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Research Report

Deterrence as a security concept against non-traditional threats: In-depth study Clingendael Monitor 2015

Frans-Paul van der Putten
Minke Meijnders
Jan Rood
Copyright Date: Jun. 1, 2015
Published by: Clingendael Institute
Pages: 64
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Table of Contents

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  1. (pp. 6-7)

    The main question in this part of the Clingendael Monitor 2015 concerns the extent to which deterrence, as a security concept and instrument, can in the coming five to ten years be a relevant and effective way of protecting Dutch security interests against international, non-traditional threats.¹ The 2010 report ‘Defensieverkenningen’ already noted the continuing importance of deterrence as a means of discouraging “activities that run counter to the security interests of the Kingdom and the international rule of law”.² The focus was on deterrence in the form of establishing the prospect of credible retaliatory action against current, particularly military threats....

  2. (pp. 8-10)

    Deterrence has a long history in the context of maintaining law and order and as a military strategy. It became a tenet in the international security environment of the Cold War as a response to the existence of nuclear weapons. The concept has since been further developed in both academic and policy terms.

    Deterrence is aimed at discouraging undesirable behaviour. The definition of deterrence used in this study is as follows:

    Only measures deliberately aimed at discouraging would-be perpetrators and/or their facilitators (individuals who provide support and thereby make it possible for perpetrators to carry out their attack) form part...

  3. (pp. 10-13)

    This study considers the extent to which deterrence is a relevant instrument for the protection of Dutch security interests. What are these national security interests and to what extent are they actually or potentially at risk because of the external threats discussed in this study? Maintaining the territorial integrity of the Netherlands – that is, guaranteeing its continued existence as an independent state – is a primary or vital security interest. In addition to this primary interest, the Dutch National Security Strategy includes four other vital security interests: economic security, environmental security, physical security and social and political stability.9 Economic...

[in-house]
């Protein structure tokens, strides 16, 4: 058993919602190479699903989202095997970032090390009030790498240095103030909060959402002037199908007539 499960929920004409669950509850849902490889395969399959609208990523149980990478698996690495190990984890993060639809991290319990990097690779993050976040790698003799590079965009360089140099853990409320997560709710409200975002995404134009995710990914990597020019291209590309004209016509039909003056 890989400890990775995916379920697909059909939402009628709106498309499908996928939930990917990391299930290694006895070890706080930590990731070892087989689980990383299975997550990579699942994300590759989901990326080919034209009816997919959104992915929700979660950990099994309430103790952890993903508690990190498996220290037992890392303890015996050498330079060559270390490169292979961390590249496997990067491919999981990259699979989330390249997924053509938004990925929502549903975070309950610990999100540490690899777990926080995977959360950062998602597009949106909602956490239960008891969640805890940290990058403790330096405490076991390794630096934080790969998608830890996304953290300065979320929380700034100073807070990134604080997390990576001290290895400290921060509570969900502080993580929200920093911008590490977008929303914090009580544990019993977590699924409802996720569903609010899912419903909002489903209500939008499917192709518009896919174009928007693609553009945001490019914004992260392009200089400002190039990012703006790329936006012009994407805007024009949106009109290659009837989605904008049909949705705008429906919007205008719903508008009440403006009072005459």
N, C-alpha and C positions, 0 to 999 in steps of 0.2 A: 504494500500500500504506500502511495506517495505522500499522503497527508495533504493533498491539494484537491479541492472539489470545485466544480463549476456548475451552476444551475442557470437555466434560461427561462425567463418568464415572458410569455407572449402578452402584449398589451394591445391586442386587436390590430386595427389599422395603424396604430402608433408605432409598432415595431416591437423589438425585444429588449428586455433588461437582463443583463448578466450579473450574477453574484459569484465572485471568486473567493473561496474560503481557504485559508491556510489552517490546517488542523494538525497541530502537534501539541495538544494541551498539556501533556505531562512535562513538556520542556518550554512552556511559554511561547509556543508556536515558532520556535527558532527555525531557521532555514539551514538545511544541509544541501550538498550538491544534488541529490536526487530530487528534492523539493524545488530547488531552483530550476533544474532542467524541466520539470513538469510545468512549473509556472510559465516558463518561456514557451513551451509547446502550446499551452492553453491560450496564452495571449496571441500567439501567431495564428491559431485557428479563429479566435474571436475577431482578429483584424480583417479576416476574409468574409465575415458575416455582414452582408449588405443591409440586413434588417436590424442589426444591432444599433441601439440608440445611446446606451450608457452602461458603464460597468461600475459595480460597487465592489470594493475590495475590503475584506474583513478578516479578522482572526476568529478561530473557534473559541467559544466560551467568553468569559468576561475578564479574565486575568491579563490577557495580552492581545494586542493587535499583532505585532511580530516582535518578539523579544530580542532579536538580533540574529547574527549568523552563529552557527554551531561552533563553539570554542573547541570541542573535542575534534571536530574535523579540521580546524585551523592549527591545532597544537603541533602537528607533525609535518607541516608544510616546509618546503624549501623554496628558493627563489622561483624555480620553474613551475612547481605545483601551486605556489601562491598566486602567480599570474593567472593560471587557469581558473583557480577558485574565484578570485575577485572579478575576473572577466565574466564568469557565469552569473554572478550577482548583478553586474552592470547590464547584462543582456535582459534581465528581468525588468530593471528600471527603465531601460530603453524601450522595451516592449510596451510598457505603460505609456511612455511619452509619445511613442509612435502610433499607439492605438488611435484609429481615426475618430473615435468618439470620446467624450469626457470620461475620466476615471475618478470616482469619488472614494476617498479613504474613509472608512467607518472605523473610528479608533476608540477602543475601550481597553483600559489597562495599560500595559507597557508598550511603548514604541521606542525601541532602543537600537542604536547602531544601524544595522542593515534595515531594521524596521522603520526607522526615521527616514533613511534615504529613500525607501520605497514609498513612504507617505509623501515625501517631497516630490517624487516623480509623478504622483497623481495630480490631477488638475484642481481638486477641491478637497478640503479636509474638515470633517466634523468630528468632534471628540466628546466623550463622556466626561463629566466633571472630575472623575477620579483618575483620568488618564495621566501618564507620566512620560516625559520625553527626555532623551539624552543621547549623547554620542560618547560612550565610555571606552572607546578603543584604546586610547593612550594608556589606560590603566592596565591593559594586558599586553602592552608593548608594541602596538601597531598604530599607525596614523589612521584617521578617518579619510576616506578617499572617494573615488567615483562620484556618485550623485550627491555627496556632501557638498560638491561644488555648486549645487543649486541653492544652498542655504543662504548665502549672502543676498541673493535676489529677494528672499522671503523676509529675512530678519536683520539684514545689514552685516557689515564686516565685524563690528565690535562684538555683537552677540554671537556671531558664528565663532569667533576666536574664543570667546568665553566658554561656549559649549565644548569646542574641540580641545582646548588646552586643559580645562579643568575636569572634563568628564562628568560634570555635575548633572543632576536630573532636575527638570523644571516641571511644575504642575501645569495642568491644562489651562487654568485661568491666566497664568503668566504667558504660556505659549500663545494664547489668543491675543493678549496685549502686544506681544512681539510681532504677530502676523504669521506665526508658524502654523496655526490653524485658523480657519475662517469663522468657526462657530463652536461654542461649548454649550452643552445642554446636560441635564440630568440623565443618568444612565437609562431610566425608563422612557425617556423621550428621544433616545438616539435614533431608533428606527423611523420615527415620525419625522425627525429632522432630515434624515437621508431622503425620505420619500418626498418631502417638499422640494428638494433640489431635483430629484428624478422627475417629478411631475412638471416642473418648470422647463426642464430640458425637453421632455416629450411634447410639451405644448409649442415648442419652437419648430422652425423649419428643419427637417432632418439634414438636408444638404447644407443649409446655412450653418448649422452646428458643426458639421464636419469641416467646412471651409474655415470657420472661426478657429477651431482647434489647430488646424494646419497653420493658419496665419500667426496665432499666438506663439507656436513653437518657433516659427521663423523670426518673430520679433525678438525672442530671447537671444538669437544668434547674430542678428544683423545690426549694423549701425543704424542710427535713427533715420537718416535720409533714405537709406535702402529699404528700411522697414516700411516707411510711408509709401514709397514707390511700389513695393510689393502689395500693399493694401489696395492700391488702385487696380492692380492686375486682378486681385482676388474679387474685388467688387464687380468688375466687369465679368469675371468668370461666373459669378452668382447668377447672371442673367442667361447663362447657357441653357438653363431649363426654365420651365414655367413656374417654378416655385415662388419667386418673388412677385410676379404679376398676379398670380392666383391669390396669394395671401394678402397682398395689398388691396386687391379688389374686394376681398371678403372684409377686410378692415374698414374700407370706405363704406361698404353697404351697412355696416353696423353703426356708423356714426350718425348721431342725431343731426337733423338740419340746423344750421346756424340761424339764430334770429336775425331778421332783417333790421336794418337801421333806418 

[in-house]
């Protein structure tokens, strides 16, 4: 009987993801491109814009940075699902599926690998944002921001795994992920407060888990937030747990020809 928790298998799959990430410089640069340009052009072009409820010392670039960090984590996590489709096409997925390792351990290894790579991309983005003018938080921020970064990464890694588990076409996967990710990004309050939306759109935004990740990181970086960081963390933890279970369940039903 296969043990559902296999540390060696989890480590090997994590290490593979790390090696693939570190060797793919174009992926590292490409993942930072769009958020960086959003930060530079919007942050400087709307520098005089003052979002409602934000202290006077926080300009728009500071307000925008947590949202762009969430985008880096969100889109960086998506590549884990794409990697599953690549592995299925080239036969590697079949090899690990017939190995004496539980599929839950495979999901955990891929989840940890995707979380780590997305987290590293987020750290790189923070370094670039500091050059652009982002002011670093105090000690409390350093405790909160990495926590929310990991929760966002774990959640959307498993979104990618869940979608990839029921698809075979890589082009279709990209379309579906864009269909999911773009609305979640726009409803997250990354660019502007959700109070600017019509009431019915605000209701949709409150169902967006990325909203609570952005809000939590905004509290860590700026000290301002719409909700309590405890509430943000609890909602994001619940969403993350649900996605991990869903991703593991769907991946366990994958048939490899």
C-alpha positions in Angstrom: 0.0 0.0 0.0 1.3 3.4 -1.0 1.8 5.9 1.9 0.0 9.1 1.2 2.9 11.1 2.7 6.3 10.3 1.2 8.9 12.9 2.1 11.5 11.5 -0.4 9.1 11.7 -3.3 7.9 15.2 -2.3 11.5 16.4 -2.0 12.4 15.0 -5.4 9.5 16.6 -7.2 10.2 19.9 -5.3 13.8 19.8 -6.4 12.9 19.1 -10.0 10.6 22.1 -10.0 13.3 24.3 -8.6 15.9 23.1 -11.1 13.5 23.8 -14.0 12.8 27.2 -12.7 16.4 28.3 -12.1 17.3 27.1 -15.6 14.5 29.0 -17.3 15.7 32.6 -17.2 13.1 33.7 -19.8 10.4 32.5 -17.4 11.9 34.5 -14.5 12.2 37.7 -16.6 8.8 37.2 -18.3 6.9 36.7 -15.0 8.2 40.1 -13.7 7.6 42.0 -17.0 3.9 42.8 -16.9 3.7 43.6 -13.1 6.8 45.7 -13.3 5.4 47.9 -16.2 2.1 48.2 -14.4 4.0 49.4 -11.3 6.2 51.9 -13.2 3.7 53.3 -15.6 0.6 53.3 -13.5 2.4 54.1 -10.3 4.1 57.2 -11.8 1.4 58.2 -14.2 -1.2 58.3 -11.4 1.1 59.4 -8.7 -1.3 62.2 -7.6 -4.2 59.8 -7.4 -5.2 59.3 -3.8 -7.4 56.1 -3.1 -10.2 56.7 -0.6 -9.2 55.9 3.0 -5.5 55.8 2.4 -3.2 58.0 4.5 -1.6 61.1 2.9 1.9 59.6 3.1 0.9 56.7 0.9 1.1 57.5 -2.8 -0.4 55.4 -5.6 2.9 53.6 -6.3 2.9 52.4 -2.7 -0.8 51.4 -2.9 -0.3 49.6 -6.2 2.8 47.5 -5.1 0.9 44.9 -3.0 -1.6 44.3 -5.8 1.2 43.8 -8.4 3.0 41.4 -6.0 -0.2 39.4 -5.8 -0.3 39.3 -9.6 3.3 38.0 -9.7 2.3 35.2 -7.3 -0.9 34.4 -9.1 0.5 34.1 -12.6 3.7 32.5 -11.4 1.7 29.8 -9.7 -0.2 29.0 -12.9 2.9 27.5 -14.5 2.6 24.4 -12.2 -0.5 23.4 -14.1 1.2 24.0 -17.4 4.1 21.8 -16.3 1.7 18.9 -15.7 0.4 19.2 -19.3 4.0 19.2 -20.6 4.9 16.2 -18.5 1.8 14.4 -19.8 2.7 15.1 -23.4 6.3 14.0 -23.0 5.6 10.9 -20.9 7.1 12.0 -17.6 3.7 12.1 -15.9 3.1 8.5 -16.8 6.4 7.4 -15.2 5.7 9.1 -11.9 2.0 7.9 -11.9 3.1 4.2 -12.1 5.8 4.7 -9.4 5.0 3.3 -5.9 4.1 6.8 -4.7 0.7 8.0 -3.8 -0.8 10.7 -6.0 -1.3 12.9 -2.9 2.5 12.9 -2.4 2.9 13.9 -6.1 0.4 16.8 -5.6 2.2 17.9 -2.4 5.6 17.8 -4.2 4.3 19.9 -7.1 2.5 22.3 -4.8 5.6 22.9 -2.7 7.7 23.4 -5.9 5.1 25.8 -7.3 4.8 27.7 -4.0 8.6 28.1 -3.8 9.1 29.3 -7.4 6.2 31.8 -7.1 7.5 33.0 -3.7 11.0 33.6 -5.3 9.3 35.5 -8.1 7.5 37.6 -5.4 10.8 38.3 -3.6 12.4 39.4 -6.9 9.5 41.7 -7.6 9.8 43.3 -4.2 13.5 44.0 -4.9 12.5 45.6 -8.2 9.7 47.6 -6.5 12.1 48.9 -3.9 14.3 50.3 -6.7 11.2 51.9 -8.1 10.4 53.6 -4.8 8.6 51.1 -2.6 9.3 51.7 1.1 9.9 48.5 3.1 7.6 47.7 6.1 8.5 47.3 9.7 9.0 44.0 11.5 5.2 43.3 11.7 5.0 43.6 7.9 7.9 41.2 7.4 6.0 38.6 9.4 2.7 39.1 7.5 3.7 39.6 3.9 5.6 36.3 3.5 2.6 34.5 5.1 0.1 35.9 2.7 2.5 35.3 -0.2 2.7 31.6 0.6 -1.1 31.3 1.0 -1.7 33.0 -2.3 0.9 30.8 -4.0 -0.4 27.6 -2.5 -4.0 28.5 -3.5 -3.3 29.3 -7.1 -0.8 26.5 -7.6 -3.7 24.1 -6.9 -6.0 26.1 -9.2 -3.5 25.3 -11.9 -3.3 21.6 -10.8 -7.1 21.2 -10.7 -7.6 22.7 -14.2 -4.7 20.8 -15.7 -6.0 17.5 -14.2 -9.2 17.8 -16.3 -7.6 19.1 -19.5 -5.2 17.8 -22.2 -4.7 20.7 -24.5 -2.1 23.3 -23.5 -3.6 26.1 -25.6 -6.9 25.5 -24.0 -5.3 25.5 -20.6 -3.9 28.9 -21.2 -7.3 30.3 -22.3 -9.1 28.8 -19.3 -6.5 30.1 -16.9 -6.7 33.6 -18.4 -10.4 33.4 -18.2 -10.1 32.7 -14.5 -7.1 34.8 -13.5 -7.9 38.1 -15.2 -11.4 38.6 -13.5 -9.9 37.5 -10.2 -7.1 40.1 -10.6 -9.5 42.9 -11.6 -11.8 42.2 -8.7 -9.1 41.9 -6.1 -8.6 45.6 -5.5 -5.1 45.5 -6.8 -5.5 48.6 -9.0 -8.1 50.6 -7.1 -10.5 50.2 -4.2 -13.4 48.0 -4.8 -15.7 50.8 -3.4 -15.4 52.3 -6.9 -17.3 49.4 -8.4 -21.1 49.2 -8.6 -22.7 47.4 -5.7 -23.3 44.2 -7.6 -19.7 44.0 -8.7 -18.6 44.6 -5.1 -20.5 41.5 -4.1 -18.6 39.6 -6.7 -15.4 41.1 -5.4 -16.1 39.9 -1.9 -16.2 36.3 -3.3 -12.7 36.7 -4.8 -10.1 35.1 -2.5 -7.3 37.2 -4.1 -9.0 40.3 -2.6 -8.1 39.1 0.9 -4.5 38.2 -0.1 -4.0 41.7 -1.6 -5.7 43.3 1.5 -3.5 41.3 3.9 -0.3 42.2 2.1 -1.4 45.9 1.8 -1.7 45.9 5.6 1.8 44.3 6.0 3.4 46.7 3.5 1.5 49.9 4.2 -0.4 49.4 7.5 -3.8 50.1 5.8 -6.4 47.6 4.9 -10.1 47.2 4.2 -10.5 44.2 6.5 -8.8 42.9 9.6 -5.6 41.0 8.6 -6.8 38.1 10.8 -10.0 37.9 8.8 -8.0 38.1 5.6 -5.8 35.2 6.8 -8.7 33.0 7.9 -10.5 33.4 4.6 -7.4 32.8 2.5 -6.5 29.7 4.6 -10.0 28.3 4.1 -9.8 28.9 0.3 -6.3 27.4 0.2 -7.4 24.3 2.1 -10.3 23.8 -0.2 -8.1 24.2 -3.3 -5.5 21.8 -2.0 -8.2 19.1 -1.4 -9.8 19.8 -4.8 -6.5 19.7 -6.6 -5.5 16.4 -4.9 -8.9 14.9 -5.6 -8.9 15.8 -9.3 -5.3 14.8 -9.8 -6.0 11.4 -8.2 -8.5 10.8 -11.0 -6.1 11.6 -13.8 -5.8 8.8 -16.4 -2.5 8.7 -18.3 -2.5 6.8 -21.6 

4. (pp. 13-19)

    There are different direct and indirect threats facing Dutch society. As stated, this study focuses on cyber threats, threats in the economic domain, terrorist threats, the threats posed by organised crime and the threats emanating from ambiguous warfare. Although these threats are not new in and of themselves, the way in which each threat manifests itself has changed. The threats are discussed in detail individually in separate appendices. This section provides an outline of the current situation and expectations for the coming five to ten years in terms of the nature of each threat and the way in which it...

  5. (pp. 19-27)

    The ways in which deterrence as a security concept is relevant to the five main areas of threat on which this report focuses are discussed below. The discussion is arranged according to the analysis framework introduced in the second section and is based on the exploratory analysis of each main area of threat. These exploratory analyses are included as appendices to this report.

    The purpose of deterrence is to discourage potential perpetrators by influencing their assessment of costs relative to potential gains. If the expected costs associated with carrying out an act that is harmful to the Netherlands increase and/or...

  6. (pp. 27-29)

    This study explores the possible usefulness to the Dutch government of deterrence as a security concept with respect to the non-traditional security threats of terrorism, crime, threats in the cyber and economic domains, and ambiguous warfare. The starting point in this regard is that deterrence can be achieved by influencing the costs versus gains assessment of potential perpetrators or their facilitators such that it is less attractive or unattractive to perform or support harmful acts.

    The main conclusions of this study are, first, that deterrence as a security concept is relevant to all of the five main areas of threat...